About the Author
IDStrong Logo

Related Articles

Instagram Vulnerability Allowed Hackers Access to Control Your Phone

Security experts Check Point Research discovered a critical vulnerability while examining Instagra ... Read More

Alien Malware Infects More than 226 Mobile Apps and Steals Bank Data

As reported on September 24, 2020, by ZDNet and ThreatPost, a new strain of malware named “A ... Read More

Universal Health Systems Hit by Ransomware Attack

Universal Health Systems (UHS), a Fortune 500 company owning more than 400 hospitals across the co ... Read More

Exchange Server Bug Exposes a Big Risk to Hackers

Months after Microsoft released a patch to fix a serious flaw in MS Exchange Server, more than 61% ... Read More

Clients’ Bank Data Exposed in Blackbaud Ransomware Attack

Blackbaud software was victim to a ransomware attack last May, and new information suggests that c ... Read More

Latest Articles

Pennsylvania Maternal & Family Health Services Announces Ransomware Attack

Pennsylvania Maternal & Family Health Services Announces Ransomware Attack

Anyone paying even little attention to cybersecurity knows that medical practices and services are some of the most targeted institutions in the world.

Weekly Cybersecurity Recap January 27

Weekly Cybersecurity Recap January 27

This week, our lineup is pretty hard-hitting. Some of the biggest names in, well, everything, have been hacked, with a combined victim total of well into the millions.

MailChimp Announces Data Breach Affecting Tiny Number of Customers – With Big Ripples

MailChimp Announces Data Breach Affecting Tiny Number of Customers – With Big Ripples

MailChimp has been hacked repeatedly over the years; there is very little surprise in the breach, though one thing should be considered.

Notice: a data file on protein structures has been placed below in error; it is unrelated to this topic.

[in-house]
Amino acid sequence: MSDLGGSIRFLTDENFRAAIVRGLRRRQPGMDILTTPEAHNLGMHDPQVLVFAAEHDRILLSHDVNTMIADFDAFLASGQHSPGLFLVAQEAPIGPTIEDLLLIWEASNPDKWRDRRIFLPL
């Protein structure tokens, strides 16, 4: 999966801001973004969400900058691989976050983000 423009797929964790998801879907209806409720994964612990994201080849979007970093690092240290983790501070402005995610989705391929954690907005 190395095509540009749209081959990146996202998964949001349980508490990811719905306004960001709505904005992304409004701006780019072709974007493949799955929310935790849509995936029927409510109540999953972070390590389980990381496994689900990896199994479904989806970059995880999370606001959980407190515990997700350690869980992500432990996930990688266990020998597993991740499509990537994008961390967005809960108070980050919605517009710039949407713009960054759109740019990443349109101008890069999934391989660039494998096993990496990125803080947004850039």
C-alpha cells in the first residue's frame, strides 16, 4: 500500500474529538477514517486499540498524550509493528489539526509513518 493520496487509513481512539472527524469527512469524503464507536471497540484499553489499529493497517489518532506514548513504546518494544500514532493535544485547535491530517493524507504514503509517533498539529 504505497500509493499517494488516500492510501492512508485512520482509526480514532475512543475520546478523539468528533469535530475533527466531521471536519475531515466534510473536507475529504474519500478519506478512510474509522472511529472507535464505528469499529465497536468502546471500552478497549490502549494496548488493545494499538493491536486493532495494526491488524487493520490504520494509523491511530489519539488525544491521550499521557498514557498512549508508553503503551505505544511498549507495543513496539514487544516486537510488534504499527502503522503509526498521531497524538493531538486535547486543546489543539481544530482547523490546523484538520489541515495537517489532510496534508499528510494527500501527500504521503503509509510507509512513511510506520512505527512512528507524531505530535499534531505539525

Featured Articles

How to Buy a House with Bad Credit

How to Buy a House with Bad Credit

Buying your own home is the American Dream, but it might seem out of reach to those with bad credit. However, the good news is, if your credit is less than perfect, you do still have options and in most cases, can still buy a home.

How Secure Is Your Password? Tips to Improve Your Password Security

How Secure Is Your Password? Tips to Improve Your Password Security

Any good IT article on computers and network security will address the importance of strong, secure passwords. However, the challenge of good passwords is that most people have a hard time remembering them, so they use simple or obvious ones that pose a security risk.

Top 10 Senior Scams and How to Prevent Them

Top 10 Senior Scams and How to Prevent Them

Senior scams are becoming a major epidemic for two reasons. First, seniors often have a lot of money in the bank from a life of working hard and saving.

Free Identity Threat Scan
Instantly Check if Your Personal Information is Exposed
All fields below are required
Please enter first name
Please enter last name
Please enter a city
Please select a state
Please enter an email address
Close